Date of Award

5-31-2016

Document Type

Campus Access Thesis

Degree Name

Master of Arts (MA)

Department

Economics, Applied

First Advisor

Emily Wiemers

Second Advisor

Michael Carr

Third Advisor

Kade Finnoff

Abstract

Since the 1950s, the economic lives of women have changed dramatically with rapid increases in labor force participation and human capital accumulation. There has been a similarly dramatic change in marriage over the same time period with increases in the age of first marriage and in the percent of women who remain unmarried. This paper uses unique data from the Survey of Income and Program Participation (SIPP) linked to administrative earnings records to examine the relationship between marriage and earnings across five birth cohorts from 1920-1970. The results show that higher earnings decreased the probability of marriage for older cohorts but increased the probability of marriage for more recent cohorts. Increases in earnings also increased the age at first marriage, particularly for later cohorts. The results illustrate a shift over time in the relationship between the economic lives of women and their decisions on whether or not and when to marry.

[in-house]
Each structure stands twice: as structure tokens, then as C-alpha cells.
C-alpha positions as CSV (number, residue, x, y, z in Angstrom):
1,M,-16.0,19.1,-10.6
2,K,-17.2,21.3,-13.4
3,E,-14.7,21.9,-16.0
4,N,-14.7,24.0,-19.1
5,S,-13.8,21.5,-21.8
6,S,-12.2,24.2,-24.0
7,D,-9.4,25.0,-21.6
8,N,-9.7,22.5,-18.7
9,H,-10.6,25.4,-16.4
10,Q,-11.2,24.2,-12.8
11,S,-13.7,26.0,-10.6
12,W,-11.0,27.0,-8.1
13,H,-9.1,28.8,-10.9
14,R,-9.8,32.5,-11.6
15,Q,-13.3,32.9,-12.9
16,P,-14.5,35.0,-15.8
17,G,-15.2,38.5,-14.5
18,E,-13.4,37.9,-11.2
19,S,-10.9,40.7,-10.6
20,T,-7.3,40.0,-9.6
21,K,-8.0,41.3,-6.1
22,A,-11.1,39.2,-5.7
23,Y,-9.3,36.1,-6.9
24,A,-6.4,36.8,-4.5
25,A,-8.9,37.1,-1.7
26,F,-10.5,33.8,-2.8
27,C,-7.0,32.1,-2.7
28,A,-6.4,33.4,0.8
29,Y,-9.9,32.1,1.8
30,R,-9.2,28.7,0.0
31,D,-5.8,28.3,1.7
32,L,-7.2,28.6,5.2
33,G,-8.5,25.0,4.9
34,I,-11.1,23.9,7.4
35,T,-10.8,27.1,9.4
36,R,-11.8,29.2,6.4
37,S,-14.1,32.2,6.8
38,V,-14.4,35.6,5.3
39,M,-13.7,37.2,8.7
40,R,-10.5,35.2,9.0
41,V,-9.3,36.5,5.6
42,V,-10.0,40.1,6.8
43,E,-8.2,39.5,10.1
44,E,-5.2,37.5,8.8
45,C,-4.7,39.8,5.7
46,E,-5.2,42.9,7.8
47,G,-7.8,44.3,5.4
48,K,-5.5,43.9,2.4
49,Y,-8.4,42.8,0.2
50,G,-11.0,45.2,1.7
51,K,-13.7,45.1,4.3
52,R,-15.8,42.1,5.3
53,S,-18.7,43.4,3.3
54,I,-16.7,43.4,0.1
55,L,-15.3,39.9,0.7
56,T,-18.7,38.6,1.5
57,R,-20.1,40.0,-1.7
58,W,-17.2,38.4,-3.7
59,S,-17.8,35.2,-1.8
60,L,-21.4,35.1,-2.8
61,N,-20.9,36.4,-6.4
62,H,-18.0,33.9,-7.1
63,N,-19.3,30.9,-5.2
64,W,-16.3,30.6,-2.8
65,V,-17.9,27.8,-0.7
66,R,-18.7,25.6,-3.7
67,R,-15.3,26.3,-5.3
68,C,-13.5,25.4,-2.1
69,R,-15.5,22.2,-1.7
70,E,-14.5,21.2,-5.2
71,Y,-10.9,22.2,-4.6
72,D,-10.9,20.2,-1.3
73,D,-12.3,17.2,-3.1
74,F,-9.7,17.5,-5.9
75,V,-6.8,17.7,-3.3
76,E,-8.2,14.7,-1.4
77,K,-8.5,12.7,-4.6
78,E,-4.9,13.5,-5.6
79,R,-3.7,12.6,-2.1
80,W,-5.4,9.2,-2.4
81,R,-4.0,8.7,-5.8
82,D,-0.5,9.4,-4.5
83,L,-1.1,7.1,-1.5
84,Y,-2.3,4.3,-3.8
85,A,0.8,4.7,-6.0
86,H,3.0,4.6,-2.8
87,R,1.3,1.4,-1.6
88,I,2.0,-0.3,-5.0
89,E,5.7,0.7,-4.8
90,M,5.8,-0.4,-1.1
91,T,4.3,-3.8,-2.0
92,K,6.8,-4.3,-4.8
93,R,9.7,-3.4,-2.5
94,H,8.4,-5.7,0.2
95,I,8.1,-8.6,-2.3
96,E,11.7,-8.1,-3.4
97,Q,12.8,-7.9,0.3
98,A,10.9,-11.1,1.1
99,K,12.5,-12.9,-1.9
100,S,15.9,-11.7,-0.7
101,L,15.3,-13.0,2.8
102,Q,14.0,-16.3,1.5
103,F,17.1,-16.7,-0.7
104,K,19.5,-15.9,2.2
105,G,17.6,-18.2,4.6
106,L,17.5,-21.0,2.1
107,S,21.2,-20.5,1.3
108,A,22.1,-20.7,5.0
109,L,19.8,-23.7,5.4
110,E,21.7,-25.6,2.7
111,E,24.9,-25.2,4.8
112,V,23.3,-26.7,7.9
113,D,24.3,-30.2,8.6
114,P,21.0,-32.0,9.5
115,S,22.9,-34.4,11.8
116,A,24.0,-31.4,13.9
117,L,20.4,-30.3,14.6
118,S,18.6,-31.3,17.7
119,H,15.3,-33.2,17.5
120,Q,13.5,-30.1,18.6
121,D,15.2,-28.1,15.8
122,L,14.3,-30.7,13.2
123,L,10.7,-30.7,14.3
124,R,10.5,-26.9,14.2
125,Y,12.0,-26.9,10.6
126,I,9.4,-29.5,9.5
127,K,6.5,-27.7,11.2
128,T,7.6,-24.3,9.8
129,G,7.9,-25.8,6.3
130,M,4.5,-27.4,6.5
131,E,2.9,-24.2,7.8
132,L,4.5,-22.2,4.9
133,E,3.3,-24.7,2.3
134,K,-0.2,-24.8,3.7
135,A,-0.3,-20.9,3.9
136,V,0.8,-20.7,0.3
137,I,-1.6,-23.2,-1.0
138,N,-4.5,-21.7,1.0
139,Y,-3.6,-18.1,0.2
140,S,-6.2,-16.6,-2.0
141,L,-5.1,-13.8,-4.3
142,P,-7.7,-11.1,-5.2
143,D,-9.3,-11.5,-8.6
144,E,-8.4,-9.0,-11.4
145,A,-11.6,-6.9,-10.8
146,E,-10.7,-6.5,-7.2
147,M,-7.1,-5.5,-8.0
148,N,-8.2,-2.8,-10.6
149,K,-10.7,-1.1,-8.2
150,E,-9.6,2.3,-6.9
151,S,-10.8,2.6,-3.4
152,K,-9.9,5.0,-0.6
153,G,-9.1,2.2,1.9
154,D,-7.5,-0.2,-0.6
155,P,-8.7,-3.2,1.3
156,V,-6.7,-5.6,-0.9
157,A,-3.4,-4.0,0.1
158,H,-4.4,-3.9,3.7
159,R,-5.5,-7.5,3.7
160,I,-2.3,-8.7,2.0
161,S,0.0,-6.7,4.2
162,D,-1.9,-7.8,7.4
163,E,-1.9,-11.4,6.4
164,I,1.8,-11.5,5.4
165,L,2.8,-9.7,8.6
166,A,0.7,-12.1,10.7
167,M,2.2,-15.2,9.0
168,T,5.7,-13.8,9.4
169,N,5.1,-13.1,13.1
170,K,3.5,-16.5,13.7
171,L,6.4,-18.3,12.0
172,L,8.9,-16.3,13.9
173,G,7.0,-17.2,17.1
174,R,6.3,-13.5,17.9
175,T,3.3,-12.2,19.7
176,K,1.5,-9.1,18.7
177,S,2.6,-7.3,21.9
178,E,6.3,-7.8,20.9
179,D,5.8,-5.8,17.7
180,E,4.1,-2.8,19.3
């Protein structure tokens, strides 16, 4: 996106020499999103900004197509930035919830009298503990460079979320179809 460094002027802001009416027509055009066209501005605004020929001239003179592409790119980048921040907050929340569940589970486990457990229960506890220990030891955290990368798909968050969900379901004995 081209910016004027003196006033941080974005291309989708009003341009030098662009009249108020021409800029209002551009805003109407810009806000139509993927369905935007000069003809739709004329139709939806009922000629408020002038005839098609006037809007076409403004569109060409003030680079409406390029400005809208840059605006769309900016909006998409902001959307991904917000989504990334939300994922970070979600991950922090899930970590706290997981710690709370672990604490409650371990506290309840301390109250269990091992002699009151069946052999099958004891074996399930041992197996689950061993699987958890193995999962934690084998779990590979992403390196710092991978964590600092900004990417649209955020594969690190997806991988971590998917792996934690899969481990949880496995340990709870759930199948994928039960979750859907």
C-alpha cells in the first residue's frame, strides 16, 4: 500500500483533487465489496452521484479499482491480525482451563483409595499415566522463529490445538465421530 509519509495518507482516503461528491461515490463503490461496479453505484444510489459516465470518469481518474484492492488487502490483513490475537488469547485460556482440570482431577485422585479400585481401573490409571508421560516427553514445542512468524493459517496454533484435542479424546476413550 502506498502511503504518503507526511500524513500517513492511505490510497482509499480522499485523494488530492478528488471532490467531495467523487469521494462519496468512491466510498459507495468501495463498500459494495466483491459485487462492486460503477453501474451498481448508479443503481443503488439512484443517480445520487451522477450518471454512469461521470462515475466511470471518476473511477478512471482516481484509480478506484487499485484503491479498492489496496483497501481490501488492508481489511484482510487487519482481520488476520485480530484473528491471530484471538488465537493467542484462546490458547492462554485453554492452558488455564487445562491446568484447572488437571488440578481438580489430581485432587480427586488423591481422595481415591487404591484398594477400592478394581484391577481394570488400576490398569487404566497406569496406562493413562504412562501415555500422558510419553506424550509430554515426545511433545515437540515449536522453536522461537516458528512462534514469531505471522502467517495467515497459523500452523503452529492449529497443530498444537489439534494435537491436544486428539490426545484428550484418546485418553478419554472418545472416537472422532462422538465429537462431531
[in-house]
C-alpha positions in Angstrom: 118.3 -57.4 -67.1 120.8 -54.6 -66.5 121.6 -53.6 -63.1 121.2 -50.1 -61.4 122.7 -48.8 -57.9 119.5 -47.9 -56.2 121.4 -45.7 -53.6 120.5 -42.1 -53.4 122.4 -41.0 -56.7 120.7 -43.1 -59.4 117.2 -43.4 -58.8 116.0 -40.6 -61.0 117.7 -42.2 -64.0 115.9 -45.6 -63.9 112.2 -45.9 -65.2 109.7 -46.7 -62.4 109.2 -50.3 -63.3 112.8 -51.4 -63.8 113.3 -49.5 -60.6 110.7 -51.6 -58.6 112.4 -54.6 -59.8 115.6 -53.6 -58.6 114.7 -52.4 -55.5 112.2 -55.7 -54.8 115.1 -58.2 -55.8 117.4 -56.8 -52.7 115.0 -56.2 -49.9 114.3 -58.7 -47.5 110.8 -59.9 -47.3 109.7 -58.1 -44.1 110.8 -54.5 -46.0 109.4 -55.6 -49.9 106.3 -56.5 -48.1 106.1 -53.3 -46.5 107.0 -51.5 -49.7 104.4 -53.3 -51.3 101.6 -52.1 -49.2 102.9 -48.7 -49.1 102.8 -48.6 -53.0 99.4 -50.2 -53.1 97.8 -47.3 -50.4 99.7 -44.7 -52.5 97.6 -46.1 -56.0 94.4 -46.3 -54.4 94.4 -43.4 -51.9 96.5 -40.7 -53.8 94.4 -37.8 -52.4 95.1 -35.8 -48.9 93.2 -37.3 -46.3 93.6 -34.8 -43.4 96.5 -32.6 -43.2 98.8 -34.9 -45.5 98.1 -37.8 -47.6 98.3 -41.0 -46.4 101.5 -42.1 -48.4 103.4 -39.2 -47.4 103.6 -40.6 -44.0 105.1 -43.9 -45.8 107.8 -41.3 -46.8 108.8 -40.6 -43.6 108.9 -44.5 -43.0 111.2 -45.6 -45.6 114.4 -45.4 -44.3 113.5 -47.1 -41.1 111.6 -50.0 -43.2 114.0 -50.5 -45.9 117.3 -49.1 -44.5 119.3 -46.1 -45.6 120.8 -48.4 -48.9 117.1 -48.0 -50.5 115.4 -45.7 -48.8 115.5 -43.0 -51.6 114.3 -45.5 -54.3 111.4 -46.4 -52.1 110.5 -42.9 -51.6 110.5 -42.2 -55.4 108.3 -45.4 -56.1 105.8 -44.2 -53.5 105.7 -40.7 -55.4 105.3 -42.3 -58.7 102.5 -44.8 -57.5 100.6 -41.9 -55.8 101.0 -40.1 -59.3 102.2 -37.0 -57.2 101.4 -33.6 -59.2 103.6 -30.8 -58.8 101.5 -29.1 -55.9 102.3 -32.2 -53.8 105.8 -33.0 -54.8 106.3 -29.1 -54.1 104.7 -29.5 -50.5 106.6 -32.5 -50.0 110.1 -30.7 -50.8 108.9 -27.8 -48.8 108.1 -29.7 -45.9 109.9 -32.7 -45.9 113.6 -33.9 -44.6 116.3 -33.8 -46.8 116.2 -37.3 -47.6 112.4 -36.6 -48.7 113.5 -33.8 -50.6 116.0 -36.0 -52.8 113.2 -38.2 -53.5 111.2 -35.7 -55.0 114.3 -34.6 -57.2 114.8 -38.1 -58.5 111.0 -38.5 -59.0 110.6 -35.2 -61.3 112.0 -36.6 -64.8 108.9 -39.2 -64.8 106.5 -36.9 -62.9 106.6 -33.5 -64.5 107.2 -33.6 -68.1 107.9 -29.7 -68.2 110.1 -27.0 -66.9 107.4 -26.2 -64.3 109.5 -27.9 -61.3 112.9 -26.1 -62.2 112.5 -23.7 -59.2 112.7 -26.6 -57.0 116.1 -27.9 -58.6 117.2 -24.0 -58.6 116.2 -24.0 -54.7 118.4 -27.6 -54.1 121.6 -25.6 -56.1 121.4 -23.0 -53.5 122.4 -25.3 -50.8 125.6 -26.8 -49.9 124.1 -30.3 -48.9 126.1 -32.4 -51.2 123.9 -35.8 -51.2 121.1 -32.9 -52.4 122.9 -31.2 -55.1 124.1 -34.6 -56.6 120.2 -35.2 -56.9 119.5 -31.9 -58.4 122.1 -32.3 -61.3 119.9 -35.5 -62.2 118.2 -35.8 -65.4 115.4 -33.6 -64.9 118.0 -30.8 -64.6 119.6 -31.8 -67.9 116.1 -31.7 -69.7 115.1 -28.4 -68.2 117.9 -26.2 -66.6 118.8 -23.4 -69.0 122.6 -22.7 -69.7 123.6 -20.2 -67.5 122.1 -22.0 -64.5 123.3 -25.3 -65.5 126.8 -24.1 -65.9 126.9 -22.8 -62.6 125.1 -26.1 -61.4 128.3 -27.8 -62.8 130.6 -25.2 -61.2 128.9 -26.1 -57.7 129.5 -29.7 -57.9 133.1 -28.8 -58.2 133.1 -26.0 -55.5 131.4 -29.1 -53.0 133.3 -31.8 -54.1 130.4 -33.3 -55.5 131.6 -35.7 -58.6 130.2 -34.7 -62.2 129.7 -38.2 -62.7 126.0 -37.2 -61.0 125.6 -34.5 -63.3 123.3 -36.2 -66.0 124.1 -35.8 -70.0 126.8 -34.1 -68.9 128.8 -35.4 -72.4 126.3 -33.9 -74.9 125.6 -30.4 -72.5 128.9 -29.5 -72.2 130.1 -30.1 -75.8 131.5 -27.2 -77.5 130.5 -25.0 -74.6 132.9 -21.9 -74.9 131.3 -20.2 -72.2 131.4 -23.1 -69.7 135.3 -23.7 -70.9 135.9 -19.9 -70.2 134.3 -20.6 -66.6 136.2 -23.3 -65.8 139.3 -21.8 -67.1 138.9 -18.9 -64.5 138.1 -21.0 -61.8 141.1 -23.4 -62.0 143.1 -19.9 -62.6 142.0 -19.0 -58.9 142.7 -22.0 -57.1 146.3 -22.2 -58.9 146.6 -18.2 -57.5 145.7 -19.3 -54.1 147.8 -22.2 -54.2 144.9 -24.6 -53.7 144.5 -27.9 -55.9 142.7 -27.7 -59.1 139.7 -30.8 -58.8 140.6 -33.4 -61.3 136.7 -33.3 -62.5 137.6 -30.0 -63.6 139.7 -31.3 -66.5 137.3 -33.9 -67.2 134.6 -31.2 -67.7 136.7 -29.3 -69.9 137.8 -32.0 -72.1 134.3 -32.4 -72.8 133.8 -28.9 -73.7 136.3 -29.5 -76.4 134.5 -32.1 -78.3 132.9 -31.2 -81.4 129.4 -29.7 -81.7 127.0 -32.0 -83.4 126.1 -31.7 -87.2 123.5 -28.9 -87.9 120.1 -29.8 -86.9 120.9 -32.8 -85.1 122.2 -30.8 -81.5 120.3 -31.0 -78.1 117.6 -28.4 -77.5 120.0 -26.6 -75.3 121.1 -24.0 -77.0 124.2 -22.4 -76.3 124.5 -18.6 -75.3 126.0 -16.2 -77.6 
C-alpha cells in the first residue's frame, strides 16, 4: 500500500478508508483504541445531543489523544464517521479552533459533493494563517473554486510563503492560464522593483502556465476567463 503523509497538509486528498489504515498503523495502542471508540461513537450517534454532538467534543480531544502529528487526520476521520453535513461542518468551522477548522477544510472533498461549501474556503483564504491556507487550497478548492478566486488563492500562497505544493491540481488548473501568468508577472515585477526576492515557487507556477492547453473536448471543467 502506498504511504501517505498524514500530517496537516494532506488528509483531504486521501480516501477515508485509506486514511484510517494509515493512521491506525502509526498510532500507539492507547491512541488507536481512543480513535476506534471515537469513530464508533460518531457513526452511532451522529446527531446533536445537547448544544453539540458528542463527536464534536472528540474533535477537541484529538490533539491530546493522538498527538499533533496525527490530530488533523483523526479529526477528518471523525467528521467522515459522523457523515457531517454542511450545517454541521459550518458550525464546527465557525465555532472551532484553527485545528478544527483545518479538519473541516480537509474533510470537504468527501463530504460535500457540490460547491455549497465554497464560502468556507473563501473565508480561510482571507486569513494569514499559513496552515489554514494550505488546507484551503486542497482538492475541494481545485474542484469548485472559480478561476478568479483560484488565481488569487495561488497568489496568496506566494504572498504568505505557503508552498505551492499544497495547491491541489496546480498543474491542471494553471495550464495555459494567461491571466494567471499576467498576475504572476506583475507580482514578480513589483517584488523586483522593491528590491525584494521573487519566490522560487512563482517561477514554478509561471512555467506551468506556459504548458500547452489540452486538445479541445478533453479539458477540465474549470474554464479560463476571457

Comments

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